D iana Frances Mountbatten-Windsor, née Spencer, British philanthropist and ex-wife of Charles, Prince of Wales. She was an outspoken figure in the area of popular dieting culture. Lady Diana Spencer married Charles in 1981, at the age of nineteen. From the beginning, their marriage was under extraordinary pressures being in the media spotlight. The young Diana suffered the pressures of celebrity more than her spouse, as she was not from a court background and had to adapt to life constantly in the spotlight on her own.
She was a member of the upper-class, club scene, called by the media the Sloane Rangers (as they congregated about Sloane Square). They were characterized by their "sportiness" and "anti-intellectualism." There was a great emphasis on slimness for the women, who stressed physical rather than intellectual virtues. Later, Diana announced that she had suffered from bulimia nervosa as a means of explaining her psychological vulnerability during her marriage. She also confessed that she had a number of other stress-induced psychiatric conditions, including potential borderline personality disorder, post-partum depression, and self-mutilation. It is speculated that her abnormal eating patterns began around the time of her marriage, continued through the birth of her two children (William in 1982 and Henry in 1984), and until she sought treatment in the late 1980s. The late 1980s also marked the point when Diana began to gain acceptance by the people on her own terms for her charity work, most prominently with AIDS and landmine organizations. Here, the announcement about her psychological difficulties was part of a campaign to "humanize" her as she negotiated with the Court about her status. By speaking in public about eating disorders, she was able to place herself among the growing number of celebrities who were able to admit "failure," which was less and less seen as stigmatizing.
In 1992, Andrew Morton's confessional book Diana, Her True Story, in which she explicitly spoke to him about her bulimia, was released. In 1993, she spoke on the importance of destigmatizing eating disorders to an international congress. She also talked on television in a famous 1995 BBC interview with Martin Bashir about the problem. She had become a "poster-girl" for beating eating disorders. This position allowed her a moral superiority but was also a means of identification with an increasing number of young women self-aware of their position in the dieting culture. In i997, Diana died in a high-speed car chase trying to escape paparazzi, together with international playboy Dodi Al Fayed, the son of the owner of Harrod's department store in London.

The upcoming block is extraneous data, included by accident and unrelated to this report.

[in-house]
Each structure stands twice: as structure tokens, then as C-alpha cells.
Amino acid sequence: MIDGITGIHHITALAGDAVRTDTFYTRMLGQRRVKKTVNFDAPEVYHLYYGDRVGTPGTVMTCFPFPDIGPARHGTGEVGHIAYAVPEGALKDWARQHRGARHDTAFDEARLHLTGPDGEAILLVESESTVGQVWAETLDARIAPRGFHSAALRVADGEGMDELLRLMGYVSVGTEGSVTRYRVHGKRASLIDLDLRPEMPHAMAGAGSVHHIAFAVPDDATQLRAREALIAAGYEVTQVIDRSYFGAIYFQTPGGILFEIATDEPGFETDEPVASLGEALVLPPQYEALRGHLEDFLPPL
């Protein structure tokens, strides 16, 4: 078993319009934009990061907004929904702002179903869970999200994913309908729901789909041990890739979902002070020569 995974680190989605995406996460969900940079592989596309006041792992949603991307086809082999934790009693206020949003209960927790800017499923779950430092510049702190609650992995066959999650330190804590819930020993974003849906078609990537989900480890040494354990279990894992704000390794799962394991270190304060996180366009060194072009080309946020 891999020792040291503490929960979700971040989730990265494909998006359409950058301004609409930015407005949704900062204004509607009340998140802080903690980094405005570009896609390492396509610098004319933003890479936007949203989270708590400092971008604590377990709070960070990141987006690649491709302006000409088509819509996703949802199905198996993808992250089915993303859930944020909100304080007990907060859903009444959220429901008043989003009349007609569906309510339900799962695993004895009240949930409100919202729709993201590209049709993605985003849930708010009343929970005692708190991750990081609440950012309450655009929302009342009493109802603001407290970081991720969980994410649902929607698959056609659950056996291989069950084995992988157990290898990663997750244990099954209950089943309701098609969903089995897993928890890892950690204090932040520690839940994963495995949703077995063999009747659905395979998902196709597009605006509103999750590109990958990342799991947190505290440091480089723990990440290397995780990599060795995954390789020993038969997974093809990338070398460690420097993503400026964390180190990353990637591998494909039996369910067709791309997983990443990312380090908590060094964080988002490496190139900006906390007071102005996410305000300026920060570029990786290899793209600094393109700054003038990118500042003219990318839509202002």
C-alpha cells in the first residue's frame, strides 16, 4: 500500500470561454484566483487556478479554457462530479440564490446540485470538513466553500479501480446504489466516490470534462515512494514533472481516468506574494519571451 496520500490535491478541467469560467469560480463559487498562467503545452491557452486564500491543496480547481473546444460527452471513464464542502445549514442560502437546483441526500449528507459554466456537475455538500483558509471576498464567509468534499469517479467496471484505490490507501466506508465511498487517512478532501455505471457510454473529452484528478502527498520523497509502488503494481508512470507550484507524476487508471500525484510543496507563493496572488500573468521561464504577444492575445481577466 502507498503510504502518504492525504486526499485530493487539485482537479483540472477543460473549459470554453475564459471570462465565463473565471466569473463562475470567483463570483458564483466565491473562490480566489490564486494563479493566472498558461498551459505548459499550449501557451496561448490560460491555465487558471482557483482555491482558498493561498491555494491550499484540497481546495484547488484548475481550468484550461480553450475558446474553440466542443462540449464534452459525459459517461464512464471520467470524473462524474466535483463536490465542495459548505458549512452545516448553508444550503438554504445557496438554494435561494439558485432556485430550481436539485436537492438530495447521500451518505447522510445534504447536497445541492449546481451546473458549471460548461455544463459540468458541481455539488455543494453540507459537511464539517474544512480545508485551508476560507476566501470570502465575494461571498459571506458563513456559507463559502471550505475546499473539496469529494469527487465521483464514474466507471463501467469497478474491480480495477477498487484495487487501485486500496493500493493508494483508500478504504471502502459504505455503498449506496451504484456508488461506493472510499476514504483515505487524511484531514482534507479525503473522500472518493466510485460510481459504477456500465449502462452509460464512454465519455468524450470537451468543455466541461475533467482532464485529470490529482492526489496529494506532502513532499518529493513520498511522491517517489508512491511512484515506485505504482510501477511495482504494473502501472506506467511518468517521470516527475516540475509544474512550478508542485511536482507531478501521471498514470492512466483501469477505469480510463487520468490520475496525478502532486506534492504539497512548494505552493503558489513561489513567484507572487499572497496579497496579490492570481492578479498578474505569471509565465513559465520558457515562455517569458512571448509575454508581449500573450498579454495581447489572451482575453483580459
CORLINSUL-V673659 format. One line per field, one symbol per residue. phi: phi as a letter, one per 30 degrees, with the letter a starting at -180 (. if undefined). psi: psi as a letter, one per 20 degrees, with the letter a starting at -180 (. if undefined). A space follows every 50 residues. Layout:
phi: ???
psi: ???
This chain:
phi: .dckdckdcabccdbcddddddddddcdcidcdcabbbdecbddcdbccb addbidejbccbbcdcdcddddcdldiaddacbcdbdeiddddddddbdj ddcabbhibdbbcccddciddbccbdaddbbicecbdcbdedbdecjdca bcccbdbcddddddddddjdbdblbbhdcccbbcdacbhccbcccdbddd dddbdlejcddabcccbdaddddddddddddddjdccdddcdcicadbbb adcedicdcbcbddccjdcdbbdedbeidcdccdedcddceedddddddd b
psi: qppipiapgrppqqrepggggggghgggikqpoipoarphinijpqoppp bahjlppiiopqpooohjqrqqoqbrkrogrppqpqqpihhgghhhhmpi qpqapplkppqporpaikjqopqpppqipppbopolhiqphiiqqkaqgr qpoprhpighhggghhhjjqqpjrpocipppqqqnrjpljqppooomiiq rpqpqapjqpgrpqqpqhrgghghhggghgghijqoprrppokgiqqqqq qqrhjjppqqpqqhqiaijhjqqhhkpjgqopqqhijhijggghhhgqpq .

The Oxford Dictionary of National Biography situates Diana's impact on the perception of bulimia with the following:
Where the life and death of Diana had perhaps their greatest impact was on the acceptability of public displays of emotion . . . Her adoption of the language of psychotherapy, her patronage of the culture of alternative therapies and lifestyle gurus, her confessional approach, all reflected and amplified the move of parts of British society away from the traditional culture of stiff upper lips and repressed emotion.
There is, however, controversy over her true impact. Laura Currin's recent study in the British Journal of Psychiatry showed that from 1988 until 2000, as the (self-reported) rate of anorexia remained roughly the same, the rate of bulimia went up drastically, which implies to some that more people were seeking help, perhaps because of the destigmatizing effect of the Princess of Wales's public stance on the issue. The rate declined after i997, suggesting to some that people once again were unwilling to come forward.
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